Oregon Department of Emergency Management
Emergency Messages as of 12:53 am, Fri. Jun. 21
No information currently posted.
Subscribe to receive FlashAlert messages from Oregon Department of Emergency Management.
Primary email address for a new account:

And/or follow our FlashAlerts via Twitter

About FlashAlert on Twitter:

FlashAlert utilizes the free service Twitter to distribute emergency text messages. While you are welcome to register your cell phone text message address directly into the FlashAlert system, we recommend that you simply "follow" the FlashAlert account for Oregon Department of Emergency Management by clicking on the link below and logging in to (or creating) your free Twitter account. Twitter sends messages out exceptionally fast thanks to arrangements they have made with the cell phone companies.

Click here to add Oregon Department of Emergency Management to your Twitter account or create one.


Hide this Message

Manage my existing Subscription

News Releases
June is Search and Rescue Month in Oregon: Prepare, be aware and stay safe while exploring the great outdoors this summer - 06/20/24

SALEM, Ore. — June 20, 2024 — Warmer weather has arrived, and Oregonians are eager to hike, camp, boat, climb and explore. In recognition of Search and Rescue Month, several state agencies are sharing best practices on how to keep outdoor adventures safe for people and Oregon’s scenic landscape.

“Oregon is one of the best places in the world for outdoor adventure, and we want everyone to get outside and discover all our state has to offer,” Governor Tina Kotek said. “We encourage everyone to prepare for their adventures to stay safe and minimize their impact on the communities they visit. Please stay safe and have fun exploring!”  

On average, more than 1,000 Search and Rescue (SAR) missions are conducted each year in Oregon, and during the last decade, 99% of people needing SAR assistance lived outside the county where they were rescued. Lack of preparedness was often the common denominator.  

“Our SAR teams rescue many folks who are often inexperienced, overconfident and unprepared for the reality of the situation,” said State SAR Coordinator Scott Lucas. “We find people who set out for a hike wearing flip-flops and shorts and carrying no water. They might take an unmarked trail, get disoriented or take a fall, and they could be lost for days.”

Whether traveling for a few hours or a week, people should know their physical limits and plan for activities that won’t exceed their experience. Before heading out, the Oregon Department of Emergency Management recommends the following best practices:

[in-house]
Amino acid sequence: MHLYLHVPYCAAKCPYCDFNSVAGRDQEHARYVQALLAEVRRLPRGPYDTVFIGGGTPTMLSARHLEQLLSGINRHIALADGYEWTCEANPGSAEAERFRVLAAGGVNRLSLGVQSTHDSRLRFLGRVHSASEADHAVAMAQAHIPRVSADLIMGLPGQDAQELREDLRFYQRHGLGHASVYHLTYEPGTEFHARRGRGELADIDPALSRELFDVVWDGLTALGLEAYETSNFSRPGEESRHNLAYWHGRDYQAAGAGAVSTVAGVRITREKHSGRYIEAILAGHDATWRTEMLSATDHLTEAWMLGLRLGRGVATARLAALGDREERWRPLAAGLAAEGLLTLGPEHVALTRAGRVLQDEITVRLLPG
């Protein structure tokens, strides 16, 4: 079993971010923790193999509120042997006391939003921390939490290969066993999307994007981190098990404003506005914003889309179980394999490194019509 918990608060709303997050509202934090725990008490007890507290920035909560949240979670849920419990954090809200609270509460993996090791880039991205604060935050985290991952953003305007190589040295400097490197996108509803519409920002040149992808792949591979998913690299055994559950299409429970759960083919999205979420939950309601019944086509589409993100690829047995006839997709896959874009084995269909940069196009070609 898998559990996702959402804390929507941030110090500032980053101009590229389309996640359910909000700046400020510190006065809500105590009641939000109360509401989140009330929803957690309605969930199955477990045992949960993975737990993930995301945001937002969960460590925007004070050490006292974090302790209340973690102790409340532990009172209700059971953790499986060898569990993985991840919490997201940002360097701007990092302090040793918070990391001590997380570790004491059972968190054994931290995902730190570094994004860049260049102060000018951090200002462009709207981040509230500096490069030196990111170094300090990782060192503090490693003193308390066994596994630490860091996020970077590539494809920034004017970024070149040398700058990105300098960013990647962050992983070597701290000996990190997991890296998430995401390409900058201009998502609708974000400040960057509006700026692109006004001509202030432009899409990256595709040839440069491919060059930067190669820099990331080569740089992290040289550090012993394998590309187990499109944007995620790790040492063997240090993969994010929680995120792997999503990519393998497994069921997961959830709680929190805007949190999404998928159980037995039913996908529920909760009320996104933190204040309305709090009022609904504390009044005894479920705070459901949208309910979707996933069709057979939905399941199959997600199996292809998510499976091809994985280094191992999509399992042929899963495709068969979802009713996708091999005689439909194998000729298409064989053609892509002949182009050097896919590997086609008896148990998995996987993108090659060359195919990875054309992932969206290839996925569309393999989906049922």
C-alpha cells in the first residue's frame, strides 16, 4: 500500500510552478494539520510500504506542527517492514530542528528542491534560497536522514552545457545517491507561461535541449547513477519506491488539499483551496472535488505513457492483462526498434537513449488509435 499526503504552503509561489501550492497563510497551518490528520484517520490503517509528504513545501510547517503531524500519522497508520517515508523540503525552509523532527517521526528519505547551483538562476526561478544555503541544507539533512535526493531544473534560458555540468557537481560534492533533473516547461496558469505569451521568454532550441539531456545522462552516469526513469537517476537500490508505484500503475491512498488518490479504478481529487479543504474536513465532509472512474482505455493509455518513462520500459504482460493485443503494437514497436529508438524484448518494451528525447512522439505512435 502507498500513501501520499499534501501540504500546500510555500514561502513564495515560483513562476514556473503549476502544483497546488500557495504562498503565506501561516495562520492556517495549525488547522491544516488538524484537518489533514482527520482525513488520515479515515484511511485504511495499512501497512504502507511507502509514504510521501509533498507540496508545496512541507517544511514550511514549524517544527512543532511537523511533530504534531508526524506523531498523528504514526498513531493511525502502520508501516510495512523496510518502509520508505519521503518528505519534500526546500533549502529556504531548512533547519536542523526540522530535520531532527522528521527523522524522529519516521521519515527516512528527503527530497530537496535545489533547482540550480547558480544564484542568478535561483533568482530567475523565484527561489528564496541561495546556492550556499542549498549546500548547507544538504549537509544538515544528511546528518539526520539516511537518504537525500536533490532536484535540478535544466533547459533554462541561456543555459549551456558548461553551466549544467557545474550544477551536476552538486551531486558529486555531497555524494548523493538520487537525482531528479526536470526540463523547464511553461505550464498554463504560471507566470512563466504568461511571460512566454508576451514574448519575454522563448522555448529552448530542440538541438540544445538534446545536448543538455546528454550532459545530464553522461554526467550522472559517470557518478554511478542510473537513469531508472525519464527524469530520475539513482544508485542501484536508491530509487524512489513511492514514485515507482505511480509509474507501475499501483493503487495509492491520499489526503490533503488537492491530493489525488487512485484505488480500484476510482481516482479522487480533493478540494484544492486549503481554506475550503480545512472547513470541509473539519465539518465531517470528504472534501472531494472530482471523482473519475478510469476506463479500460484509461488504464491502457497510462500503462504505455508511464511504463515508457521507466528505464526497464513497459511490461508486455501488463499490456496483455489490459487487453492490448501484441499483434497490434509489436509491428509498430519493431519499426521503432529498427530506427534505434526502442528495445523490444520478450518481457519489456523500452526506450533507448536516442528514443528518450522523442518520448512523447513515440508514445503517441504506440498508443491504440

• Know the trail and conditions – research the trail thoroughly and get accurate directions to the trailhead.
  • Make a plan and tell someone – make sure they know your route, the exact trail name, possible side destinations and when you plan to leave and return. This information is vital for search and rescue if they need to come looking for you.
  • Practice situational awareness – stay vigilant and aware of your surroundings. Keep an eye on trail markers and landmarks so you can provide those details in an emergency. (This includes Oregon Beach Access Numbers on the coast).
  • Listen to your body – know your limits when selecting hikes and when you’re on the trail.  
  • Watch for hazards – if you see signs of bad weather, wildfires, dangerous wildlife activity or other potential hazards, adjust your plans. Never feel bad about turning around early. Have a plan B.
  • Stay on marked trails – straying off the path or following social trails increases the risk of getting lost or injured. It also increases the risk of fatal falls.  
  • Respect trail closures – safety signs and barriers. They are placed there for your safety. Disregarding them can have deadly consequences.
    • Exercise caution when crossing streams or navigating steep terrain – never climb on logs or turn your back on the ocean.  
  • Pack the Day Hike 10 Essentials – include proper equipment, extra food, water and supplies.
  • Follow the seven principles of Leave No Trace – minimize your impact.
  • Stay in touch – There might not be cell coverage and reception on the trail.  
    • Enable Wireless Emergency Alerts (WEA) on cell phones.  
    • If you are using your cell phone, keep the battery fully charged and switch to airplane mode to conserve battery until you need it.
    • Consider a personal locator beacon (PLB) like InReach or SPOTS, if you need to call for help.
  • Prepare for the weather – layer up, wear appropriate footwear for the terrain and carry an emergency blanket. 
  • Practice water safety – before you go out, plan ahead and check water levels, obstructions, tide information, local regulations and boating access before heading out. The Oregon State Marine Board’s (OSMB) website has a lot of planning resources
    • A map of life jacket loaner stations to borrow if you don’t have your own.  
    • Dress for the water temperature, not the air temperature.  
    • OSMB recommends people recreate with others so they can provide aid more quickly if the unexpected happens.  
    • In 2023, there were 13 recreational boating fatalities where 11 victims were not wearing life jackets; seven were paddlers, one in a sailboat, and six were in motorized boats.